Requiem for Detroit
Internet myth or urban tragedy? When one of America’s most iconic cities is portrayed as a post apocalyptic dystopia, returning foot by foot to the prairies from whence it came, the temptation to mythologise is almost overpowering. Motor City, home of the automobile, Alice Cooper, Iggy Pop, Kevin Sanderson and Tamla Motown as a metaphor for the decline of western civilisation may be stretching a point, but is it a point worth considering?
Built on the fabulous wealth generated by the motor industry, ripped apart, literally by the freeways designed to cope with the ever increasing number of vehicles and ultimately crushed by recession as the automobile industry failed and the money went elsewhere, Detroit is not the city it once was. Now, 40 per cent of the land in the centre is returning to prairie. Greenery grows up through abandoned office blocks, houses and collapsing car plants. Unemployment has reached 30%; 33.8% of Detroit’s population and 48.5% of its children live below the poverty line. Forty-seven per cent of adults in Detroit are functionally illiterate; 29 Detroit schools closed in 2009 alone.
One in five houses now stands empty. Property prices have fallen 80% or more in Detroit over the last three years. A three-bedroom house on Albany Street is still on the market for $1.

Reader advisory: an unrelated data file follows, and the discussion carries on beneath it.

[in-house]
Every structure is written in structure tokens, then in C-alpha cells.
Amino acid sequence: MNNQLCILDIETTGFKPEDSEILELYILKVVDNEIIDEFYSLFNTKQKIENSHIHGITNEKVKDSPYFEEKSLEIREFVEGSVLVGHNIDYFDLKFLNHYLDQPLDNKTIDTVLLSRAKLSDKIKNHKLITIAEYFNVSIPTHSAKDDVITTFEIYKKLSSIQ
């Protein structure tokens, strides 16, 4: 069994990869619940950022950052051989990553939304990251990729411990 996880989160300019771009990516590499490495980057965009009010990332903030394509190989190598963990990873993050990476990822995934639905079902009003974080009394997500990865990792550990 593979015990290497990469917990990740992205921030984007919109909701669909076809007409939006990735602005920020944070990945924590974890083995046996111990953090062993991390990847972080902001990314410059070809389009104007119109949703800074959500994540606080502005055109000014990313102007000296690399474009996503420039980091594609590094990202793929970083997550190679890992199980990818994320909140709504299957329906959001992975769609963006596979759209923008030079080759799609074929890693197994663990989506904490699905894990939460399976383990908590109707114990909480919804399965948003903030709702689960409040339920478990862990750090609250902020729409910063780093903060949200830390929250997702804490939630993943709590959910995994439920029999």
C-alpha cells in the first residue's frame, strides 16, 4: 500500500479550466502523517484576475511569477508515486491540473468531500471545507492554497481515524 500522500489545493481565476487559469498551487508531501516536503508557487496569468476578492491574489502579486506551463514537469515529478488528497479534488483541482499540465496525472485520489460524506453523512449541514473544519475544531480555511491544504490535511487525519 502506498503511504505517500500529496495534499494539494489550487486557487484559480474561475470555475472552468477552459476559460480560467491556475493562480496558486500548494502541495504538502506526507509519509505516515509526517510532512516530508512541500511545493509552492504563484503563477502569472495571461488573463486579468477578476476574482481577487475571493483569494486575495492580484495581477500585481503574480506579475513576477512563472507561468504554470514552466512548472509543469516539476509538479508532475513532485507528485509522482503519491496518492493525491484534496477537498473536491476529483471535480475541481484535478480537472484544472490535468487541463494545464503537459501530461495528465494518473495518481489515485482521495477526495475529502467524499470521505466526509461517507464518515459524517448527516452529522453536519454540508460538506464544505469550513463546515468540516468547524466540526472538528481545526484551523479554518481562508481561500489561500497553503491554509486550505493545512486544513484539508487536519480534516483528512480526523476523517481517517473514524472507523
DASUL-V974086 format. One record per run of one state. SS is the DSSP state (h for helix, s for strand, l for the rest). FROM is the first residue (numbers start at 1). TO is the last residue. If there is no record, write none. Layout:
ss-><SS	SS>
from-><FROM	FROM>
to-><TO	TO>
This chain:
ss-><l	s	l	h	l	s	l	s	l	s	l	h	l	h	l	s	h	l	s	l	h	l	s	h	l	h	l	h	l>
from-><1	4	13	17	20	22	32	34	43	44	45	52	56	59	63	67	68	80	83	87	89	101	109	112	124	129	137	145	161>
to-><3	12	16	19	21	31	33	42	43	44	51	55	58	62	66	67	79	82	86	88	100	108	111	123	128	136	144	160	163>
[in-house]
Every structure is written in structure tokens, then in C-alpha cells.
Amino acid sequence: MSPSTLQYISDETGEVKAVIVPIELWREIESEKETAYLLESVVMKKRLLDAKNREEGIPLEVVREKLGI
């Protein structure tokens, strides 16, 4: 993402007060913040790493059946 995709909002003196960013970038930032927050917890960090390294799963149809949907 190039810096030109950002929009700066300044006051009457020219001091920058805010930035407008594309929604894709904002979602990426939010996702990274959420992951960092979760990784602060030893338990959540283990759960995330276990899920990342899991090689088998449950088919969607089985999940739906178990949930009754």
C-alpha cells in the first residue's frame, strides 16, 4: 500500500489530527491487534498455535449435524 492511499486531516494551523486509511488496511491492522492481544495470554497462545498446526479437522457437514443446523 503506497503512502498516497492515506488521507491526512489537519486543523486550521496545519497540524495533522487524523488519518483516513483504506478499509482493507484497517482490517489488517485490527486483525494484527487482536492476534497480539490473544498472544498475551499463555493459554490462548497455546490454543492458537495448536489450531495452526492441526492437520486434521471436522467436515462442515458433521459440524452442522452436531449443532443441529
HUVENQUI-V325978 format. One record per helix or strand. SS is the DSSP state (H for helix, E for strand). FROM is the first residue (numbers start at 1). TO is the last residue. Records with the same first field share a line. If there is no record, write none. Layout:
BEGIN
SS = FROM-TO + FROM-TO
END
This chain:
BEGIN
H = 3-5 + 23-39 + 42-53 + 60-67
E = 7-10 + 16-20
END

These are terrifying figures, yet locals feel that Julien Temple’s film misrepresents the city, it has been referred to as ‘Ruin Porn‘ and people point to a still vibrant music scene (White Stripes, Eminem, Kid Rock) and evidence of major investment in the city in the shape of Ford Field, Comerica Park, the Fox Theater, People Mover, Renaissance Center, Book Cadillac, Rosa Parks Transit Center and a proposed new hockey arena. The citing of an influx of art punks into the freely available housing and a DIY ethic recalling both the halcyon days of San Francisco in the sixties and London in the seventies, as evidence of a new, alternative vitality re-energising the city is perhaps too conveniently poetic.
America has been here before – New York was functionally bankrupt in the 1970′s, Central Park overrun by muggers and graffiti artists. London too was a pretty grim place around the same time – I recall the area now housing Chelsea Harbour as row upon row of semi derelict houses, many of them home to drug addled squatters and Thatcher’s other children – heavily politicised self styled anarchists.
The root cause of Detroit’s collapse is not simple to isolate. The car industry certainly has a lot to answer for, but then so does the federal housing policy post World War II. What seems certain is that Urban Farming and Art are unlikely to reverse the trend in the forseeable future. We are left with uncertainty, there is no doubting the scale of the disaster and the power of the imagery, but is Detroit the beginning of the end of capitalism or just another blip in the gradual decline of Western Civilisation? Or are we, as ever, overthinking?
“What’s going on here?”
“I’ve no idea, I just woke up…”